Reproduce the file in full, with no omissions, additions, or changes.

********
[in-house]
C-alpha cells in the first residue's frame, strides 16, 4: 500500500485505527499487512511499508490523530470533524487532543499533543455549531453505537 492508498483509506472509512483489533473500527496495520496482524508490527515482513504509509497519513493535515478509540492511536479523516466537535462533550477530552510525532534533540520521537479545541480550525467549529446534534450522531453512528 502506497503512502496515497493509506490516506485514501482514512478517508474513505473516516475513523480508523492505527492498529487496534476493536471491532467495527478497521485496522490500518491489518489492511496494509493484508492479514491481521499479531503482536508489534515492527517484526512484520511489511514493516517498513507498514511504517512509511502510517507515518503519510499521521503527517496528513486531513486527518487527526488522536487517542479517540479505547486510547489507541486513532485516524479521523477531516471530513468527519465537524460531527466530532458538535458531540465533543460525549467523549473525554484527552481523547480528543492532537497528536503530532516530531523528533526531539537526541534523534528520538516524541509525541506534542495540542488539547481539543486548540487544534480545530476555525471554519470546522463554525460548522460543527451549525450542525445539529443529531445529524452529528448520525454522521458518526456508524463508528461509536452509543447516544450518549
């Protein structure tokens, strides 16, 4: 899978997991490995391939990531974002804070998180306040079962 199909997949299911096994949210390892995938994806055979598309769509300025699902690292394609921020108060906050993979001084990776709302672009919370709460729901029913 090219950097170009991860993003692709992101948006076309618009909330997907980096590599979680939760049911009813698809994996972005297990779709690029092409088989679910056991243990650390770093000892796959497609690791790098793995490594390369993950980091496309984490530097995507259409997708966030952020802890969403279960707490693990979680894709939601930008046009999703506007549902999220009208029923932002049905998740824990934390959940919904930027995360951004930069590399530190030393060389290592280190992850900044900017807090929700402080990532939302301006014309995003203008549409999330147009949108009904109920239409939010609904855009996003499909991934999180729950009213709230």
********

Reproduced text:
[in-house]
C-alpha cells in the first residue's frame, strides 16, 4: 500500500485505527499487512511499508490523530470533524487532543499533543455549531453505537 492508498483509506472509512483489533473500527496495520496482524508490527515482513504509509497519513493535515478509540492511536479523516466537535462533550477530552510525532534533540520521537479545541480550525467549529446534534450522531453512528 502506497503512502496515497493509506490516506485514501482514512478517508474513505473516516475513523480508523492505527492498529487496534476493536471491532467495527478497521485496522490500518491489518489492511496494509493484508492479514491481521499479531503482536508489534515492527517484526512484520511489511514493516517498513507498514511504517512509511502510517507515518503519510499521521503527517496528513486531513486527518487527526488522536487517542479517540479505547486510547489507541486513532485516524479521523477531516471530513468527519465537524460531527466530532458538535458531540465533543460525549467523549473525554484527552481523547480528543492532537497528536503530532516530531523528533526531539537526541534523534528520538516524541509525541506534542495540542488539547481539543486548540487544534480545530476555525471554519470546522463554525460548522460543527451549525450542525445539529443529531445529524452529528448520525454522521458518526456508524463508528461509536452509543447516544450518549
């Protein structure tokens, strides 16, 4: 899978997991490995391939990531974002804070998180306040079962 199909997949299911096994949210390892995938994806055979598309769509300025699902690292394609921020108060906050993979001084990776709302672009919370709460729901029913 090219950097170009991860993003692709992101948006076309618009909330997907980096590599979680939760049911009813698809994996972005297990779709690029092409088989679910056991243990650390770093000892796959497609690791790098793995490594390369993950980091496309984490530097995507259409997708966030952020802890969403279960707490693990979680894709939601930008046009999703506007549902999220009208029923932002049905998740824990934390959940919904930027995360951004930069590399530190030393060389290592280190992850900044900017807090929700402080990532939302301006014309995003203008549409999330147009949108009904109920239409939010609904855009996003499909991934999180729950009213709230």